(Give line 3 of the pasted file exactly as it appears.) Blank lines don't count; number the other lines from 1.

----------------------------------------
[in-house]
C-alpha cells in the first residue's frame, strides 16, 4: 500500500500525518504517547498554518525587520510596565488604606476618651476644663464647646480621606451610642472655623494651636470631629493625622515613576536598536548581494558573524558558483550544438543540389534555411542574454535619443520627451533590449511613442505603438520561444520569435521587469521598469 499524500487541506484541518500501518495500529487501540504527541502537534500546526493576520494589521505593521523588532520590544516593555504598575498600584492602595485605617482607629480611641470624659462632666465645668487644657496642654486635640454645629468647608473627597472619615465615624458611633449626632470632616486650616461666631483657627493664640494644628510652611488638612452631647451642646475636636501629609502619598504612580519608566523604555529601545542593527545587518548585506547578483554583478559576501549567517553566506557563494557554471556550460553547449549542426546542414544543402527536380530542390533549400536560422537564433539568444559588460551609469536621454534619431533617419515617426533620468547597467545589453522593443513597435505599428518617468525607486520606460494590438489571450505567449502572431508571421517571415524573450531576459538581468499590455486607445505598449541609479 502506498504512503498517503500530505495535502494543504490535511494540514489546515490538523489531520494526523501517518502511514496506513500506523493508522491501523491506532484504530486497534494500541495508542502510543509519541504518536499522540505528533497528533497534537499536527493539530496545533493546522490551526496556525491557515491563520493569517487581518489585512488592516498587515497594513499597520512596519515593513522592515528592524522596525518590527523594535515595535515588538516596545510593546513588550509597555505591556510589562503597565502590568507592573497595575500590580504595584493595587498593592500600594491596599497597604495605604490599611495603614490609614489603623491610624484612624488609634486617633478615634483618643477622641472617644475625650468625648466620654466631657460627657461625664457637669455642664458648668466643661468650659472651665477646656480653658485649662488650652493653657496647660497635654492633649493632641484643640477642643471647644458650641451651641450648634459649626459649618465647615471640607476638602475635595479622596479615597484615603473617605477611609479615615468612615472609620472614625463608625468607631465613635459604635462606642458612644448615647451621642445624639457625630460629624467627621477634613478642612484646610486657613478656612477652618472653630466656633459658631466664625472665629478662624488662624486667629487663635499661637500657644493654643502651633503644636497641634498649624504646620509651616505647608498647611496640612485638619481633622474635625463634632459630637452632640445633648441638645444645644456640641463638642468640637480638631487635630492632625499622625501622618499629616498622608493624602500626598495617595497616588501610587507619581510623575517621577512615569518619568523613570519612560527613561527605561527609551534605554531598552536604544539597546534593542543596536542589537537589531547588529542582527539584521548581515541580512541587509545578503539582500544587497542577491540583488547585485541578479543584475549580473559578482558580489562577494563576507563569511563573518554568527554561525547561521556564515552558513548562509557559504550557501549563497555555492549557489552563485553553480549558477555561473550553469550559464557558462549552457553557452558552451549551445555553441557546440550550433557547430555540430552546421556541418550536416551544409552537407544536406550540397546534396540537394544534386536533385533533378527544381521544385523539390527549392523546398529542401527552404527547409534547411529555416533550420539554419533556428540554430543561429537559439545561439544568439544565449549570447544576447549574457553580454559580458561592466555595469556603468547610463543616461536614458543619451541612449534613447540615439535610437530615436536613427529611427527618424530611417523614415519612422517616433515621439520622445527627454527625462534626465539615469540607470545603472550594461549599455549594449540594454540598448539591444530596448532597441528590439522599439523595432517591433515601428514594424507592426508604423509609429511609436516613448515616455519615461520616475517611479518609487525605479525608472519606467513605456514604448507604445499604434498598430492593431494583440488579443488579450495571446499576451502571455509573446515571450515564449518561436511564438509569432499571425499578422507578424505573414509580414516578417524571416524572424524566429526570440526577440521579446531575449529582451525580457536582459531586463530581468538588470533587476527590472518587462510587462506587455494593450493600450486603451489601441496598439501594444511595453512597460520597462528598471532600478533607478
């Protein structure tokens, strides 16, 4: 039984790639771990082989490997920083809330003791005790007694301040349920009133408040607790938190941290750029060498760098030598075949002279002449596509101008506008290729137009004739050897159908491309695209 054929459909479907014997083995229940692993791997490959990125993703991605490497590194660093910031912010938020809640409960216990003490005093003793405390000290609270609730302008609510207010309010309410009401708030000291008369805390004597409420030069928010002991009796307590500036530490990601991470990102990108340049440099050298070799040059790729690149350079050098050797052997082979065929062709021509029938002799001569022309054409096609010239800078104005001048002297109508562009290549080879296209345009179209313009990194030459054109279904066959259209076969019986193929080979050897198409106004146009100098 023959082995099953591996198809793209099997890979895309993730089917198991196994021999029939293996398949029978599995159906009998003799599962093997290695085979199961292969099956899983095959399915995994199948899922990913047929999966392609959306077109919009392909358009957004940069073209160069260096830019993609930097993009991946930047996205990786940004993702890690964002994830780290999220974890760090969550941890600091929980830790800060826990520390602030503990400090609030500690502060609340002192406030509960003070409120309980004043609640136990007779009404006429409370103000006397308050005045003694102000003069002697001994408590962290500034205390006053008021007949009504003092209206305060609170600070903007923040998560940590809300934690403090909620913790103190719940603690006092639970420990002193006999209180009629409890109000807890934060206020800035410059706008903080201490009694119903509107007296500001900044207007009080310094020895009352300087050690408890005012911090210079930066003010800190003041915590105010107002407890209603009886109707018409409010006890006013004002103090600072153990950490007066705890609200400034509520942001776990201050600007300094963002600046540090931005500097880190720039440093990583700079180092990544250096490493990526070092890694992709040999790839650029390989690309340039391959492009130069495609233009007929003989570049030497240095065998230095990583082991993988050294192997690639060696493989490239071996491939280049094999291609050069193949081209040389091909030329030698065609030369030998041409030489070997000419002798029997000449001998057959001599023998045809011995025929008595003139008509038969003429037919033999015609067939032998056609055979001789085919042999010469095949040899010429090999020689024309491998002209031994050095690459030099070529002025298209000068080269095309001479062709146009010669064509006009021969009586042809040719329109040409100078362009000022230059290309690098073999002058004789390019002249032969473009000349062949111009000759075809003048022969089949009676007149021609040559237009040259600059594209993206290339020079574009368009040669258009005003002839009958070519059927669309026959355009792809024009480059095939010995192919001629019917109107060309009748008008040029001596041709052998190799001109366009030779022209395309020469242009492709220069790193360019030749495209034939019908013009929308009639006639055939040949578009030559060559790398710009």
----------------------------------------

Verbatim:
């Protein structure tokens, strides 16, 4: 039984790639771990082989490997920083809330003791005790007694301040349920009133408040607790938190941290750029060498760098030598075949002279002449596509101008506008290729137009004739050897159908491309695209 054929459909479907014997083995229940692993791997490959990125993703991605490497590194660093910031912010938020809640409960216990003490005093003793405390000290609270609730302008609510207010309010309410009401708030000291008369805390004597409420030069928010002991009796307590500036530490990601991470990102990108340049440099050298070799040059790729690149350079050098050797052997082979065929062709021509029938002799001569022309054409096609010239800078104005001048002297109508562009290549080879296209345009179209313009990194030459054109279904066959259209076969019986193929080979050897198409106004146009100098 023959082995099953591996198809793209099997890979895309993730089917198991196994021999029939293996398949029978599995159906009998003799599962093997290695085979199961292969099956899983095959399915995994199948899922990913047929999966392609959306077109919009392909358009957004940069073209160069260096830019993609930097993009991946930047996205990786940004993702890690964002994830780290999220974890760090969550941890600091929980830790800060826990520390602030503990400090609030500690502060609340002192406030509960003070409120309980004043609640136990007779009404006429409370103000006397308050005045003694102000003069002697001994408590962290500034205390006053008021007949009504003092209206305060609170600070903007923040998560940590809300934690403090909620913790103190719940603690006092639970420990002193006999209180009629409890109000807890934060206020800035410059706008903080201490009694119903509107007296500001900044207007009080310094020895009352300087050690408890005012911090210079930066003010800190003041915590105010107002407890209603009886109707018409409010006890006013004002103090600072153990950490007066705890609200400034509520942001776990201050600007300094963002600046540090931005500097880190720039440093990583700079180092990544250096490493990526070092890694992709040999790839650029390989690309340039391959492009130069495609233009007929003989570049030497240095065998230095990583082991993988050294192997690639060696493989490239071996491939280049094999291609050069193949081209040389091909030329030698065609030369030998041409030489070997000419002798029997000449001998057959001599023998045809011995025929008595003139008509038969003429037919033999015609067939032998056609055979001789085919042999010469095949040899010429090999020689024309491998002209031994050095690459030099070529002025298209000068080269095309001479062709146009010669064509006009021969009586042809040719329109040409100078362009000022230059290309690098073999002058004789390019002249032969473009000349062949111009000759075809003048022969089949009676007149021609040559237009040259600059594209993206290339020079574009368009040669258009005003002839009958070519059927669309026959355009792809024009480059095939010995192919001629019917109107060309009748008008040029001596041709052998190799001109366009030779022209395309020469242009492709220069790193360019030749495209034939019908013009929308009639006639055939040949578009030559060559790398710009």